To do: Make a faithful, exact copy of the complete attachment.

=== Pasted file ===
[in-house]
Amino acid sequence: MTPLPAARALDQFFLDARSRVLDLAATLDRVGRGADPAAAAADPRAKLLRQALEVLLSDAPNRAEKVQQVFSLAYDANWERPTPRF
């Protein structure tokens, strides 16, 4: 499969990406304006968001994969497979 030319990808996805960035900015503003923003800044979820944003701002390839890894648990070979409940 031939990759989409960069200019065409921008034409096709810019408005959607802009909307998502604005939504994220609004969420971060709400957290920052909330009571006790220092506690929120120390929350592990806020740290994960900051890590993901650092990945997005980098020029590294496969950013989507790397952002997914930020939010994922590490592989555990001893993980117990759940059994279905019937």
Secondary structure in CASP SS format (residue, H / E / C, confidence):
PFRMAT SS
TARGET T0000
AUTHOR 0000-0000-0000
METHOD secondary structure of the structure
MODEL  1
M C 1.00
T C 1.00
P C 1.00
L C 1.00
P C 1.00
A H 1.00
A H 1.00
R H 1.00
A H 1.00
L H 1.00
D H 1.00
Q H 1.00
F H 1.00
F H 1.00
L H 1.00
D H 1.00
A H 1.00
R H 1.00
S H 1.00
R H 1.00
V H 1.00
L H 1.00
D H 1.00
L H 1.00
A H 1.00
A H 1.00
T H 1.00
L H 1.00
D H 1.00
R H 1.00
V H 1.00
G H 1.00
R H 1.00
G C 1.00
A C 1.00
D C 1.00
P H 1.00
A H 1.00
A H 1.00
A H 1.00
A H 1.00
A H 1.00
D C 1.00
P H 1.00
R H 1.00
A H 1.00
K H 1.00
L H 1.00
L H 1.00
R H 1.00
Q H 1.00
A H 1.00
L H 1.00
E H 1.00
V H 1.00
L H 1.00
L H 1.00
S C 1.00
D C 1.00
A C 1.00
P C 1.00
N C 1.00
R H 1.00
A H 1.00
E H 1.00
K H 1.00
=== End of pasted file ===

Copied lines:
[in-house]
Amino acid sequence: MTPLPAARALDQFFLDARSRVLDLAATLDRVGRGADPAAAAADPRAKLLRQALEVLLSDAPNRAEKVQQVFSLAYDANWERPTPRF
């Protein structure tokens, strides 16, 4: 499969990406304006968001994969497979 030319990808996805960035900015503003923003800044979820944003701002390839890894648990070979409940 031939990759989409960069200019065409921008034409096709810019408005959607802009909307998502604005939504994220609004969420971060709400957290920052909330009571006790220092506690929120120390929350592990806020740290994960900051890590993901650092990945997005980098020029590294496969950013989507790397952002997914930020939010994922590490592989555990001893993980117990759940059994279905019937």
Secondary structure in CASP SS format (residue, H / E / C, confidence):
PFRMAT SS
TARGET T0000
AUTHOR 0000-0000-0000
METHOD secondary structure of the structure
MODEL  1
M C 1.00
T C 1.00
P C 1.00
L C 1.00
P C 1.00
A H 1.00
A H 1.00
R H 1.00
A H 1.00
L H 1.00
D H 1.00
Q H 1.00
F H 1.00
F H 1.00
L H 1.00
D H 1.00
A H 1.00
R H 1.00
S H 1.00
R H 1.00
V H 1.00
L H 1.00
D H 1.00
L H 1.00
A H 1.00
A H 1.00
T H 1.00
L H 1.00
D H 1.00
R H 1.00
V H 1.00
G H 1.00
R H 1.00
G C 1.00
A C 1.00
D C 1.00
P H 1.00
A H 1.00
A H 1.00
A H 1.00
A H 1.00
A H 1.00
D C 1.00
P H 1.00
R H 1.00
A H 1.00
K H 1.00
L H 1.00
L H 1.00
R H 1.00
Q H 1.00
A H 1.00
L H 1.00
E H 1.00
V H 1.00
L H 1.00
L H 1.00
S C 1.00
D C 1.00
A C 1.00
P C 1.00
N C 1.00
R H 1.00
A H 1.00
E H 1.00
K H 1.00